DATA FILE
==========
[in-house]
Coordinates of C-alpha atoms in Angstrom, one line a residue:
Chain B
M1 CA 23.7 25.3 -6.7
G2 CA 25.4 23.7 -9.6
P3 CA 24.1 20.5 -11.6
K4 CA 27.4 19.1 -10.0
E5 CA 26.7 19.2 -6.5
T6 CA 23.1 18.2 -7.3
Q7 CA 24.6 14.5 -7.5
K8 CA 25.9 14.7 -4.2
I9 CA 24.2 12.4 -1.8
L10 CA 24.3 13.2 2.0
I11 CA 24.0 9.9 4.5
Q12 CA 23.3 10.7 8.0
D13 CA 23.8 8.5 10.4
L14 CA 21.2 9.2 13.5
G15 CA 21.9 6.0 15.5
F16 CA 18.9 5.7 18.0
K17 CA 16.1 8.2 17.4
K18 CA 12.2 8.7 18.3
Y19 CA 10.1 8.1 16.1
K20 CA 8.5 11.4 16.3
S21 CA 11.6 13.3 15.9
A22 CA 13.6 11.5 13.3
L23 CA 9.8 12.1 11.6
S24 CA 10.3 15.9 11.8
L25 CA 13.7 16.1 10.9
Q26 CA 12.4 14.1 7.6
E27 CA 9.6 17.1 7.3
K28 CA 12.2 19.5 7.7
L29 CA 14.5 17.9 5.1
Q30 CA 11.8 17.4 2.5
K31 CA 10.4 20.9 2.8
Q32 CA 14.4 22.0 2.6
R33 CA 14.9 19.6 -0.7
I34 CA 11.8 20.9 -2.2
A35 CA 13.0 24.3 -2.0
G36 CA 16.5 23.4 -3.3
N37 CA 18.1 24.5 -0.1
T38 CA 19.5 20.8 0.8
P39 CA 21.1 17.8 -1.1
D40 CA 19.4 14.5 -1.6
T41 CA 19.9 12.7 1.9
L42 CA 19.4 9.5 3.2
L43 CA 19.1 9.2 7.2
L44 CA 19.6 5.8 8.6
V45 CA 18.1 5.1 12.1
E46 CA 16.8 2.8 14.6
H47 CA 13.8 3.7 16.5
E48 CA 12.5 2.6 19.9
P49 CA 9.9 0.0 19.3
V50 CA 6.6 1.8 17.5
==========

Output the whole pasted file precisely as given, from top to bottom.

[in-house]
Coordinates of C-alpha atoms in Angstrom, one line a residue:
Chain B
M1 CA 23.7 25.3 -6.7
G2 CA 25.4 23.7 -9.6
P3 CA 24.1 20.5 -11.6
K4 CA 27.4 19.1 -10.0
E5 CA 26.7 19.2 -6.5
T6 CA 23.1 18.2 -7.3
Q7 CA 24.6 14.5 -7.5
K8 CA 25.9 14.7 -4.2
I9 CA 24.2 12.4 -1.8
L10 CA 24.3 13.2 2.0
I11 CA 24.0 9.9 4.5
Q12 CA 23.3 10.7 8.0
D13 CA 23.8 8.5 10.4
L14 CA 21.2 9.2 13.5
G15 CA 21.9 6.0 15.5
F16 CA 18.9 5.7 18.0
K17 CA 16.1 8.2 17.4
K18 CA 12.2 8.7 18.3
Y19 CA 10.1 8.1 16.1
K20 CA 8.5 11.4 16.3
S21 CA 11.6 13.3 15.9
A22 CA 13.6 11.5 13.3
L23 CA 9.8 12.1 11.6
S24 CA 10.3 15.9 11.8
L25 CA 13.7 16.1 10.9
Q26 CA 12.4 14.1 7.6
E27 CA 9.6 17.1 7.3
K28 CA 12.2 19.5 7.7
L29 CA 14.5 17.9 5.1
Q30 CA 11.8 17.4 2.5
K31 CA 10.4 20.9 2.8
Q32 CA 14.4 22.0 2.6
R33 CA 14.9 19.6 -0.7
I34 CA 11.8 20.9 -2.2
A35 CA 13.0 24.3 -2.0
G36 CA 16.5 23.4 -3.3
N37 CA 18.1 24.5 -0.1
T38 CA 19.5 20.8 0.8
P39 CA 21.1 17.8 -1.1
D40 CA 19.4 14.5 -1.6
T41 CA 19.9 12.7 1.9
L42 CA 19.4 9.5 3.2
L43 CA 19.1 9.2 7.2
L44 CA 19.6 5.8 8.6
V45 CA 18.1 5.1 12.1
E46 CA 16.8 2.8 14.6
H47 CA 13.8 3.7 16.5
E48 CA 12.5 2.6 19.9
P49 CA 9.9 0.0 19.3
V50 CA 6.6 1.8 17.5